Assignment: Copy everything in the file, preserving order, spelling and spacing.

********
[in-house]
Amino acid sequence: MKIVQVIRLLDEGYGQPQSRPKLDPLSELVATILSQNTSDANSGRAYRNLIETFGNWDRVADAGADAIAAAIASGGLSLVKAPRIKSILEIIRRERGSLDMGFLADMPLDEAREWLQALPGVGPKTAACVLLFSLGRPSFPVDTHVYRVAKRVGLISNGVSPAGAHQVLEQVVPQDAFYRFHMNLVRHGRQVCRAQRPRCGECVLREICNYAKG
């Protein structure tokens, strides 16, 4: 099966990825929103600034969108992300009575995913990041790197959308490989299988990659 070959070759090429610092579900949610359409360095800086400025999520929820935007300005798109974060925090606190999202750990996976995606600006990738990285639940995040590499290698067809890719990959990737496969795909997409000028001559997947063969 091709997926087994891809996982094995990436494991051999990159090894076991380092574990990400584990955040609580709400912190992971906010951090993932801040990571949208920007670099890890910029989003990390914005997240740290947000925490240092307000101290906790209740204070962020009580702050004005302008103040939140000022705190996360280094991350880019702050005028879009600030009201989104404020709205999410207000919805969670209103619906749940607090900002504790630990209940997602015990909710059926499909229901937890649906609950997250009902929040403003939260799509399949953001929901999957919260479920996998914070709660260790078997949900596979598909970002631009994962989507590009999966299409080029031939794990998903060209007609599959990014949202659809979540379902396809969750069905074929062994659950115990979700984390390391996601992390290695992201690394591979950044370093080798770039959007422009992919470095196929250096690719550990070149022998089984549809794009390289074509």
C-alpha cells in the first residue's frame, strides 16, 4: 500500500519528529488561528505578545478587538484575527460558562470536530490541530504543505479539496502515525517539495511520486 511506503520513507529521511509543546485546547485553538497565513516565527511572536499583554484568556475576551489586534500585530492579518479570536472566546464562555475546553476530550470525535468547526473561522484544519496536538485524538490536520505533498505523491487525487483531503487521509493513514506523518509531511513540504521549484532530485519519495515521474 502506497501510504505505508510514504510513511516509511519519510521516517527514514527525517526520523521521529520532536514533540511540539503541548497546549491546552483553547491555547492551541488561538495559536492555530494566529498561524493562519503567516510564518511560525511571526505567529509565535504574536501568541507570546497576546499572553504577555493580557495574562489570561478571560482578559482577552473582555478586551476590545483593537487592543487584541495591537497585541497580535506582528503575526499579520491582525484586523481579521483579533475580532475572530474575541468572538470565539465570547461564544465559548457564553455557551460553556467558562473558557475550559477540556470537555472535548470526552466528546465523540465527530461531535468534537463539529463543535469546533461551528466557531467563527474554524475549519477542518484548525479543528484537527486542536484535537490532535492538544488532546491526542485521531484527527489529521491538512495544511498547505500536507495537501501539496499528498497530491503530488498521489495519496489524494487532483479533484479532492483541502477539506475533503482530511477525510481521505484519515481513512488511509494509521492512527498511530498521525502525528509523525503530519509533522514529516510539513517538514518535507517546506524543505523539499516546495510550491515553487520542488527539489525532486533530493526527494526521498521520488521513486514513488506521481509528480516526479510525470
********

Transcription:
[in-house]
Amino acid sequence: MKIVQVIRLLDEGYGQPQSRPKLDPLSELVATILSQNTSDANSGRAYRNLIETFGNWDRVADAGADAIAAAIASGGLSLVKAPRIKSILEIIRRERGSLDMGFLADMPLDEAREWLQALPGVGPKTAACVLLFSLGRPSFPVDTHVYRVAKRVGLISNGVSPAGAHQVLEQVVPQDAFYRFHMNLVRHGRQVCRAQRPRCGECVLREICNYAKG
């Protein structure tokens, strides 16, 4: 099966990825929103600034969108992300009575995913990041790197959308490989299988990659 070959070759090429610092579900949610359409360095800086400025999520929820935007300005798109974060925090606190999202750990996976995606600006990738990285639940995040590499290698067809890719990959990737496969795909997409000028001559997947063969 091709997926087994891809996982094995990436494991051999990159090894076991380092574990990400584990955040609580709400912190992971906010951090993932801040990571949208920007670099890890910029989003990390914005997240740290947000925490240092307000101290906790209740204070962020009580702050004005302008103040939140000022705190996360280094991350880019702050005028879009600030009201989104404020709205999410207000919805969670209103619906749940607090900002504790630990209940997602015990909710059926499909229901937890649906609950997250009902929040403003939260799509399949953001929901999957919260479920996998914070709660260790078997949900596979598909970002631009994962989507590009999966299409080029031939794990998903060209007609599959990014949202659809979540379902396809969750069905074929062994659950115990979700984390390391996601992390290695992201690394591979950044370093080798770039959007422009992919470095196929250096690719550990070149022998089984549809794009390289074509």
C-alpha cells in the first residue's frame, strides 16, 4: 500500500519528529488561528505578545478587538484575527460558562470536530490541530504543505479539496502515525517539495511520486 511506503520513507529521511509543546485546547485553538497565513516565527511572536499583554484568556475576551489586534500585530492579518479570536472566546464562555475546553476530550470525535468547526473561522484544519496536538485524538490536520505533498505523491487525487483531503487521509493513514506523518509531511513540504521549484532530485519519495515521474 502506497501510504505505508510514504510513511516509511519519510521516517527514514527525517526520523521521529520532536514533540511540539503541548497546549491546552483553547491555547492551541488561538495559536492555530494566529498561524493562519503567516510564518511560525511571526505567529509565535504574536501568541507570546497576546499572553504577555493580557495574562489570561478571560482578559482577552473582555478586551476590545483593537487592543487584541495591537497585541497580535506582528503575526499579520491582525484586523481579521483579533475580532475572530474575541468572538470565539465570547461564544465559548457564553455557551460553556467558562473558557475550559477540556470537555472535548470526552466528546465523540465527530461531535468534537463539529463543535469546533461551528466557531467563527474554524475549519477542518484548525479543528484537527486542536484535537490532535492538544488532546491526542485521531484527527489529521491538512495544511498547505500536507495537501501539496499528498497530491503530488498521489495519496489524494487532483479533484479532492483541502477539506475533503482530511477525510481521505484519515481513512488511509494509521492512527498511530498521525502525528509523525503530519509533522514529516510539513517538514518535507517546506524543505523539499516546495510550491515553487520542488527539489525532486533530493526527494526521498521520488521513486514513488506521481509528480516526479510525470